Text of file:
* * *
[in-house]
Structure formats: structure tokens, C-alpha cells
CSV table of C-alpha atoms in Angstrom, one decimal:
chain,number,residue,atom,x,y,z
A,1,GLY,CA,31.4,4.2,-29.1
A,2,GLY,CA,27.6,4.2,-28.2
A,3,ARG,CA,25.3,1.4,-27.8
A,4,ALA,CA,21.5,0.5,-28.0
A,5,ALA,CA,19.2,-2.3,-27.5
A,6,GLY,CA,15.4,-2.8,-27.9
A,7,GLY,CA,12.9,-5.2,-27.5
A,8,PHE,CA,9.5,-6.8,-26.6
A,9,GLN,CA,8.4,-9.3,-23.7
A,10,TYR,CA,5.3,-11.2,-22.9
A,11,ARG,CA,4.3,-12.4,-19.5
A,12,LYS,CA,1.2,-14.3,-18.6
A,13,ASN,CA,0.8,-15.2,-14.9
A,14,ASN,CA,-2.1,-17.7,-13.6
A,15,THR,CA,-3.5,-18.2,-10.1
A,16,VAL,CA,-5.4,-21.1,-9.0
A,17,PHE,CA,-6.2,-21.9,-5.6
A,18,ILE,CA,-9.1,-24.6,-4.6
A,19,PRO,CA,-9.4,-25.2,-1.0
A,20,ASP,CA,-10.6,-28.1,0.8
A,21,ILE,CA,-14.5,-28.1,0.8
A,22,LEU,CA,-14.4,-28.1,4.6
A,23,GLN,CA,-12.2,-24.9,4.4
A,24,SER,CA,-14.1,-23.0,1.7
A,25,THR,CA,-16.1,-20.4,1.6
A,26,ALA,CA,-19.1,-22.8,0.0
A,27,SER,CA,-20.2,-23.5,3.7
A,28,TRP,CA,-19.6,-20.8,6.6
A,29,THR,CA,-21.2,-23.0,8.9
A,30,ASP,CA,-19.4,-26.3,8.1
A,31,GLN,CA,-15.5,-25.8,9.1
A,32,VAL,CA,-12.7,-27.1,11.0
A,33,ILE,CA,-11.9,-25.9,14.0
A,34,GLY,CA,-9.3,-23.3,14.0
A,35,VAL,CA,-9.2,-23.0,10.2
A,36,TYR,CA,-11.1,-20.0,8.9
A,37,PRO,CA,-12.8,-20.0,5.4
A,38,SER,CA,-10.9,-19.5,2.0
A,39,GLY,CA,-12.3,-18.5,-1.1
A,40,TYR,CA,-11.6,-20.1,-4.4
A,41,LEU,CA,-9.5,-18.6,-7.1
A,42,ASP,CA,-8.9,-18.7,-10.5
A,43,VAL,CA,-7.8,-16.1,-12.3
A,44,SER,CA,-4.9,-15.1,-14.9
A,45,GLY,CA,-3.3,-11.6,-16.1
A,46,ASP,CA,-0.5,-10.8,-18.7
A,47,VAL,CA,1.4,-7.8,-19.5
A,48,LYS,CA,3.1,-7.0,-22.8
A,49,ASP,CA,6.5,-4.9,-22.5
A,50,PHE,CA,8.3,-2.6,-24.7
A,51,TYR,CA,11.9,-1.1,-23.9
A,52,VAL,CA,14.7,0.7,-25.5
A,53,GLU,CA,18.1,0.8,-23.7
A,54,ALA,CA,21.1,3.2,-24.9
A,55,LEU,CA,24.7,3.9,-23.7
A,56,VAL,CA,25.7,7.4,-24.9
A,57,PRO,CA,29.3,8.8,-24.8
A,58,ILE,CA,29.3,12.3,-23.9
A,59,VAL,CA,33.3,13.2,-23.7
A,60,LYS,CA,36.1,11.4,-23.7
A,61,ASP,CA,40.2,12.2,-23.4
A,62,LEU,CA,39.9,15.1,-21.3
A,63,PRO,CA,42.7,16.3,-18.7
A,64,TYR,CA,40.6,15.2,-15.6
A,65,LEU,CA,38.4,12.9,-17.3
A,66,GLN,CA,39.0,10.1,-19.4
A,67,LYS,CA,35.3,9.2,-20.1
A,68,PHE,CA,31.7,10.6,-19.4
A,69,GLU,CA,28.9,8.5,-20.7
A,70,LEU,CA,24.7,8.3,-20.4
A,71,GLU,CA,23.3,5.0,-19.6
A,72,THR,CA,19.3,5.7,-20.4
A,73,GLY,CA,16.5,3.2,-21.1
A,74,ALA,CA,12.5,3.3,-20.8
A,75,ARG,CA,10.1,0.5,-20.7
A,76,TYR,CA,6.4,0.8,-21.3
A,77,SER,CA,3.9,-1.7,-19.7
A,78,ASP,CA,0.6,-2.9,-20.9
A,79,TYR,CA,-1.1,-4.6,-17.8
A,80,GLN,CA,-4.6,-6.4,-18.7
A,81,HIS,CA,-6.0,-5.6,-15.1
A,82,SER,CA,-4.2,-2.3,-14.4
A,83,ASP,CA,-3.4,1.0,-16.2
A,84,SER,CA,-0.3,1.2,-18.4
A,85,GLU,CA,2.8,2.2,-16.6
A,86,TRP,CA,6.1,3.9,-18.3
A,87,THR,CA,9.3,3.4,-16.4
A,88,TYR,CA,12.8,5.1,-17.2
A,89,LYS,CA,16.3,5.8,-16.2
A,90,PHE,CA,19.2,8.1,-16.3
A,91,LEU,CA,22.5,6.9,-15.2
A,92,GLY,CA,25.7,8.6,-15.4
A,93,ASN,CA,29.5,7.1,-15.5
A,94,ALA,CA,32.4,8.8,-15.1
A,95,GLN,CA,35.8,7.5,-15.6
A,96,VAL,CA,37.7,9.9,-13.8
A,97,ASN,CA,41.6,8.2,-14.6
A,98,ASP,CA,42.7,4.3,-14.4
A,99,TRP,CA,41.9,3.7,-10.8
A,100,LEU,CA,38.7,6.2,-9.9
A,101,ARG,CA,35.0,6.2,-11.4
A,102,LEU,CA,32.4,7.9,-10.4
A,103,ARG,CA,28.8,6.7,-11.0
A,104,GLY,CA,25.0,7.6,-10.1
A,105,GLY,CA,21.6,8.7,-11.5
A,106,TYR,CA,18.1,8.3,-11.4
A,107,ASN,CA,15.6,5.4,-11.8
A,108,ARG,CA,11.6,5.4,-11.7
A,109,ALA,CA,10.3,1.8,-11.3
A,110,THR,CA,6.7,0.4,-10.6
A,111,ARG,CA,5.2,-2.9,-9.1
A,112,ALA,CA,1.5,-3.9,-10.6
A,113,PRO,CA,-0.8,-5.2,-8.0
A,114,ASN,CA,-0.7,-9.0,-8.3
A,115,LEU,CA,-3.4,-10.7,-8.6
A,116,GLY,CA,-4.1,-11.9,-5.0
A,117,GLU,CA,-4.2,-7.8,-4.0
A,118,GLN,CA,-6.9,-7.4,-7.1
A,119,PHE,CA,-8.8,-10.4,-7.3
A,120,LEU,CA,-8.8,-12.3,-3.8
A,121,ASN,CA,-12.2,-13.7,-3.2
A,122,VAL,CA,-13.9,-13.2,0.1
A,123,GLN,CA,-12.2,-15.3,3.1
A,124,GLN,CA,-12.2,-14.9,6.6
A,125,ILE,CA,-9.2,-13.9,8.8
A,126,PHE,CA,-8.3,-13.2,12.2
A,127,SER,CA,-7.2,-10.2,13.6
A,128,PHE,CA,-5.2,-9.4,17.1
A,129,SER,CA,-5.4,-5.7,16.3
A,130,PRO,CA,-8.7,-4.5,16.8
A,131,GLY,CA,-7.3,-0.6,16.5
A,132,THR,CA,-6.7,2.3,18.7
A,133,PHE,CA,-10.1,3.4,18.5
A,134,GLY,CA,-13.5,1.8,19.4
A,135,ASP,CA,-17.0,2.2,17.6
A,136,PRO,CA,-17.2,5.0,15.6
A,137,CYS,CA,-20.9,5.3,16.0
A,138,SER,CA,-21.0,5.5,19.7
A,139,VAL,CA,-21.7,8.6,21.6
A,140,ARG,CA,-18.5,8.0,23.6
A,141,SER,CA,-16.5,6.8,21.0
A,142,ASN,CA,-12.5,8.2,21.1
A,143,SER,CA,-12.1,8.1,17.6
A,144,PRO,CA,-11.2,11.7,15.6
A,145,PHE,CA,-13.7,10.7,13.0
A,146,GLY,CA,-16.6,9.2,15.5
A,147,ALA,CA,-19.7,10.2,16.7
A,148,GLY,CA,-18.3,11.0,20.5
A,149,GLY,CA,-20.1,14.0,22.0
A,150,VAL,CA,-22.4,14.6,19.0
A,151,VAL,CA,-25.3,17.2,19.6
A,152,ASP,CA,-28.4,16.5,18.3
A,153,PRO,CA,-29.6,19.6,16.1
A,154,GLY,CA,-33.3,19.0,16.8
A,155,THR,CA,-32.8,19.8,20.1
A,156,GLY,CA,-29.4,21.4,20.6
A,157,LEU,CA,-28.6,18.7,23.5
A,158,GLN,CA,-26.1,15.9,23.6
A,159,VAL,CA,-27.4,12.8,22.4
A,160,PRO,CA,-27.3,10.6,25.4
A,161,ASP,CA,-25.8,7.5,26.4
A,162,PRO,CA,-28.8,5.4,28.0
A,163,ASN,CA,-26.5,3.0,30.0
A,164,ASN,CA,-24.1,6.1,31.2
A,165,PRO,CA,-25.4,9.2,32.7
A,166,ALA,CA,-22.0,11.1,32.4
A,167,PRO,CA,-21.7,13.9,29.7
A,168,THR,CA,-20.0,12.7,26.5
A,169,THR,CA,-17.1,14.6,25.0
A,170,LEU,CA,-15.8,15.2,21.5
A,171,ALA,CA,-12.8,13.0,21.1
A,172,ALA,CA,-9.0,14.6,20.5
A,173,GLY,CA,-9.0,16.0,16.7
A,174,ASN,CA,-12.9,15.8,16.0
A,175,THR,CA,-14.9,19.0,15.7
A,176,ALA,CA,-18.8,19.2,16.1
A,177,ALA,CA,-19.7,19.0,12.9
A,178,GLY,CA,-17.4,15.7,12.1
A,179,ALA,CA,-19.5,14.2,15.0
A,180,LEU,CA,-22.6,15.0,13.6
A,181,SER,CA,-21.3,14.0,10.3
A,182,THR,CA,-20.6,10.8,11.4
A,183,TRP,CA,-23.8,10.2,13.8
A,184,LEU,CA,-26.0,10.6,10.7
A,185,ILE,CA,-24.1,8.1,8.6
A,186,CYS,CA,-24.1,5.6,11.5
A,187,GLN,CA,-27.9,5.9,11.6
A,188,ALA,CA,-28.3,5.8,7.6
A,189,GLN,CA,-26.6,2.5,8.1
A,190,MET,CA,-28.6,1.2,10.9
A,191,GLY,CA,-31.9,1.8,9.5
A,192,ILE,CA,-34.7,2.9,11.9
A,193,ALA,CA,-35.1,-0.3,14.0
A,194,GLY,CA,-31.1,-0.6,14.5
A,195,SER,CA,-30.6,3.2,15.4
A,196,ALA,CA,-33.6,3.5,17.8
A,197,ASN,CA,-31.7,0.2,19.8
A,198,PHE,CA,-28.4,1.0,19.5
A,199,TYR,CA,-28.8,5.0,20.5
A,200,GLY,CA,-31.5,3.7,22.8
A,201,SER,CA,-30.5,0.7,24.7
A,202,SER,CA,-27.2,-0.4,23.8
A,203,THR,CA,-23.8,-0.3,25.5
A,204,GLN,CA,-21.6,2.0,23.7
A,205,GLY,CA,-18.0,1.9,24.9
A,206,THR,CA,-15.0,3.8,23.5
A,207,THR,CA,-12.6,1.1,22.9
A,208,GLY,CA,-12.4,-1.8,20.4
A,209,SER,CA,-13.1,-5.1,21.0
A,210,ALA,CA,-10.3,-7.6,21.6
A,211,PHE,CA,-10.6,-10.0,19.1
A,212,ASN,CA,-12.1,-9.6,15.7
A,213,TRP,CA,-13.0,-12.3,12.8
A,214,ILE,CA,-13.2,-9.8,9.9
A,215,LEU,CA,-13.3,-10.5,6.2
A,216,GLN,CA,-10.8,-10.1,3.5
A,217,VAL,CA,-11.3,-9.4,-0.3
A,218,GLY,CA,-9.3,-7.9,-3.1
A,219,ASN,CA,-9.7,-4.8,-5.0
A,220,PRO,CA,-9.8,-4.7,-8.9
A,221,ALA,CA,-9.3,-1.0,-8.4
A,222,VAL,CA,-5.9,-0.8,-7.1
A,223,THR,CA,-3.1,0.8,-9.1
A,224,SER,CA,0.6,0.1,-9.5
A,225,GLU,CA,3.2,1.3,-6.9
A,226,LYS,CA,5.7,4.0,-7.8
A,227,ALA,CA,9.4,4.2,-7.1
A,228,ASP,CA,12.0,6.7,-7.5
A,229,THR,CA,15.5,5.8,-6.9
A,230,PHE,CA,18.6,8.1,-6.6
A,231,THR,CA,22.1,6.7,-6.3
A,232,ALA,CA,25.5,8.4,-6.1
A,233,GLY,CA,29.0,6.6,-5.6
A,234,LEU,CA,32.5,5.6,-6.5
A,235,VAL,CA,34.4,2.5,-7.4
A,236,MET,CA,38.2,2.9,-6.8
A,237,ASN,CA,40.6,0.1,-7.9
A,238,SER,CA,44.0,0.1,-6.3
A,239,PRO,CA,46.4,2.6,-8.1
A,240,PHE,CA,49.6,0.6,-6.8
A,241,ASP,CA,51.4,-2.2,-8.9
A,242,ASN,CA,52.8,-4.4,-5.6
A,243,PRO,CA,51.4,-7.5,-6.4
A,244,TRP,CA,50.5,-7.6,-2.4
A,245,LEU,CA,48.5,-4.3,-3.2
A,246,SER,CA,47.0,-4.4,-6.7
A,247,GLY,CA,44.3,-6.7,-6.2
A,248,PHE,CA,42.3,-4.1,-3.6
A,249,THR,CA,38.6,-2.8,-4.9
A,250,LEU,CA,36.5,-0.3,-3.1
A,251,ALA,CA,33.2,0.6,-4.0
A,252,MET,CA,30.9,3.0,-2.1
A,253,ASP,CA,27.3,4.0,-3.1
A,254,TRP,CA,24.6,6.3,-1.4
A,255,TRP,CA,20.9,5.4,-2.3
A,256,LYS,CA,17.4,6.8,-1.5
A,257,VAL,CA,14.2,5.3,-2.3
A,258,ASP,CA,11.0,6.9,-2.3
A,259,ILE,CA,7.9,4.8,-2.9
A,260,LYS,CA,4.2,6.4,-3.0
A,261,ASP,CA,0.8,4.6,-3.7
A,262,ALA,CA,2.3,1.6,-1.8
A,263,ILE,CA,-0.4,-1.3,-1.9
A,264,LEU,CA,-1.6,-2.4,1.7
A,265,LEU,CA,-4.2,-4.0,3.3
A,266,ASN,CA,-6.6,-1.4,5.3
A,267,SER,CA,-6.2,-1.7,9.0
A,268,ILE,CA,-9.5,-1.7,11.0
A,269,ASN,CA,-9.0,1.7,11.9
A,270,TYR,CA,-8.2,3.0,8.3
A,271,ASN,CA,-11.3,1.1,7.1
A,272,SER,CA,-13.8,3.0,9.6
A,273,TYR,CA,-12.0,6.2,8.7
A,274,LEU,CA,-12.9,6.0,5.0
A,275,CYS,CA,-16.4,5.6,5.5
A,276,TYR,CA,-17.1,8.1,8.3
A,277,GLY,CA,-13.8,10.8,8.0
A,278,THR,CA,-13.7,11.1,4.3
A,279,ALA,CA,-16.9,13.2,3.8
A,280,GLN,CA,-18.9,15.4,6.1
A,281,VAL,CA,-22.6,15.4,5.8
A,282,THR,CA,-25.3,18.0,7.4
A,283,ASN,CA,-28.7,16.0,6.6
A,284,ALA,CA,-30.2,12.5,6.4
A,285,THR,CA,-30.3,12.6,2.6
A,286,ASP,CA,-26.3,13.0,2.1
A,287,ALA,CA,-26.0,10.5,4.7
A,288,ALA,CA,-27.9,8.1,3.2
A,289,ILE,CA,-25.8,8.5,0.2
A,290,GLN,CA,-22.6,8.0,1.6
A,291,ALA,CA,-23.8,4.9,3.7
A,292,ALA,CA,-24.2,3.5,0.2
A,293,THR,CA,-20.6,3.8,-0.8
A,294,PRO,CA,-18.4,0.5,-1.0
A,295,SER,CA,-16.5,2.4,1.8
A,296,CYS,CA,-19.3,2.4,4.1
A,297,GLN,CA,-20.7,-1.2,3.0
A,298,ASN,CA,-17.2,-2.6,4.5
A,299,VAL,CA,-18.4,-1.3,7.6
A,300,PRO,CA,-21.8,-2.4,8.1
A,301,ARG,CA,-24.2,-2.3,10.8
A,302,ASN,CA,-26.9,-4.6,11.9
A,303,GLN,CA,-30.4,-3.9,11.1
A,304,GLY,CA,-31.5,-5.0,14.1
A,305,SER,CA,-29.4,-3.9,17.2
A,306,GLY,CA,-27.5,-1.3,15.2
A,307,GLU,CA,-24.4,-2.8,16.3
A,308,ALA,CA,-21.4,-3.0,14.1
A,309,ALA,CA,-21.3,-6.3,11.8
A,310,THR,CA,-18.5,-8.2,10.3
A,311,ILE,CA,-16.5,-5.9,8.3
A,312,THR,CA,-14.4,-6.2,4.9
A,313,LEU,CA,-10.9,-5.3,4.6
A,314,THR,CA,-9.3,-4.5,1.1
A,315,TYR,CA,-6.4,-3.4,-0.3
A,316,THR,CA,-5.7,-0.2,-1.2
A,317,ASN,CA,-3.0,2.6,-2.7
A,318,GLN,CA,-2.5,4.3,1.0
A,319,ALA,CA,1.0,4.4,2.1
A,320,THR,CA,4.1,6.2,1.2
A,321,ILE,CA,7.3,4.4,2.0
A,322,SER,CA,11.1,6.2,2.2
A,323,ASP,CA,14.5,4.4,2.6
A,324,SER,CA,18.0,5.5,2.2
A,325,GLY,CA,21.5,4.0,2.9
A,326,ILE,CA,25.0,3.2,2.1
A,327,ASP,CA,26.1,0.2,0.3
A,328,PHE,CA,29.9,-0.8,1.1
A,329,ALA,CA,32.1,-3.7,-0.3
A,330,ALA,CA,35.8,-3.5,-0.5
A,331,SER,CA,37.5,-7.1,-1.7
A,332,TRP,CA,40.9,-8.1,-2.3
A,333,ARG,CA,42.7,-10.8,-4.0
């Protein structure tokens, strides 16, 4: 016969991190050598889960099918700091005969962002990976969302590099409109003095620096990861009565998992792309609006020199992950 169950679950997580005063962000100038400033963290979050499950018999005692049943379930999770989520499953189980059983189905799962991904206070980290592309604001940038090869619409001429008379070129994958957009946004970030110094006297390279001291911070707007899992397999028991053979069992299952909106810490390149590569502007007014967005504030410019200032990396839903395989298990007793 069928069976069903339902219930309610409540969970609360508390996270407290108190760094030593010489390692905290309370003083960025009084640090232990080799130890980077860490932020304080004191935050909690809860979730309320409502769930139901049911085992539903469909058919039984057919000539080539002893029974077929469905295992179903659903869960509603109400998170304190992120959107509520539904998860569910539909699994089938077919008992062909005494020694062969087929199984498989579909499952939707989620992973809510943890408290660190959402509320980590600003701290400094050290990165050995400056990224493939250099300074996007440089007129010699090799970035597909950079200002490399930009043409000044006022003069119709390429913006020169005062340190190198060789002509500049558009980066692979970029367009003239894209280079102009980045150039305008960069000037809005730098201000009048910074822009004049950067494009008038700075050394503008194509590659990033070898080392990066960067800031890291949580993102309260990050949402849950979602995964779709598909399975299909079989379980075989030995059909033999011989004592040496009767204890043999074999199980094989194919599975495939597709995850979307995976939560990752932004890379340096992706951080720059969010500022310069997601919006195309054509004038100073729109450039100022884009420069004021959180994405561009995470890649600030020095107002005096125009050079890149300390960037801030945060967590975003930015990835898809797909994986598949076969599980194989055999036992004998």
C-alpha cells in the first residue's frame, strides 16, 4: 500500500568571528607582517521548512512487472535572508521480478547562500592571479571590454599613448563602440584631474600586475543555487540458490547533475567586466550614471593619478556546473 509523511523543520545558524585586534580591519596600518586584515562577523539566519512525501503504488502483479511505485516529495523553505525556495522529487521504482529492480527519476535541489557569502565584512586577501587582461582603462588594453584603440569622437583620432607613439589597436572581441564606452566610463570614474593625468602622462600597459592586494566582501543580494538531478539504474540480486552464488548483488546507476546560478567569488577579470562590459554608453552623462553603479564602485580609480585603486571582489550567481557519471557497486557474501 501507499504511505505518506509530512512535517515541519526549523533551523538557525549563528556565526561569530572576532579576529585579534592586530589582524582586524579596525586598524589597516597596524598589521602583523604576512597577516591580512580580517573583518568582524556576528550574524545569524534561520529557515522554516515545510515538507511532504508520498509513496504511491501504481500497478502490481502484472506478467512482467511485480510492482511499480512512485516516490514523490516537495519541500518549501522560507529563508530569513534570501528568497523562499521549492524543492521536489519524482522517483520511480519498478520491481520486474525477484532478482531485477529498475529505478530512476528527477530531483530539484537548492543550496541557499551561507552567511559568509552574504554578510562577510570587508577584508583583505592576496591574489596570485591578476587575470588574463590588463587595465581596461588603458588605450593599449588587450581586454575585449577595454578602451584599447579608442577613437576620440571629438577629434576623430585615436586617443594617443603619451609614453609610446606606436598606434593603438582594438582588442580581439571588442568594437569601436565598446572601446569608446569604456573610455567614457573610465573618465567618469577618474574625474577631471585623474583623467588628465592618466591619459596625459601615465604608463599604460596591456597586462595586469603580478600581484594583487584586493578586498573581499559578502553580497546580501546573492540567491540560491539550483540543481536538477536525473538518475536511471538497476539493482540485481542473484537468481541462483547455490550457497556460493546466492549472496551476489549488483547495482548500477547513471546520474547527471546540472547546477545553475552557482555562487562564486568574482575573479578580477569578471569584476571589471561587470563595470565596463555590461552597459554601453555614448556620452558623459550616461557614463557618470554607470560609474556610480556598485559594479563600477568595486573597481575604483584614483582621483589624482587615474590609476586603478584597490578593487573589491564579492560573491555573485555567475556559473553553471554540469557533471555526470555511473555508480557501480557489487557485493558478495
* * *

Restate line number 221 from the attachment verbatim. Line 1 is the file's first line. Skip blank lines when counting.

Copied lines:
A,217,VAL,CA,-11.3,-9.4,-0.3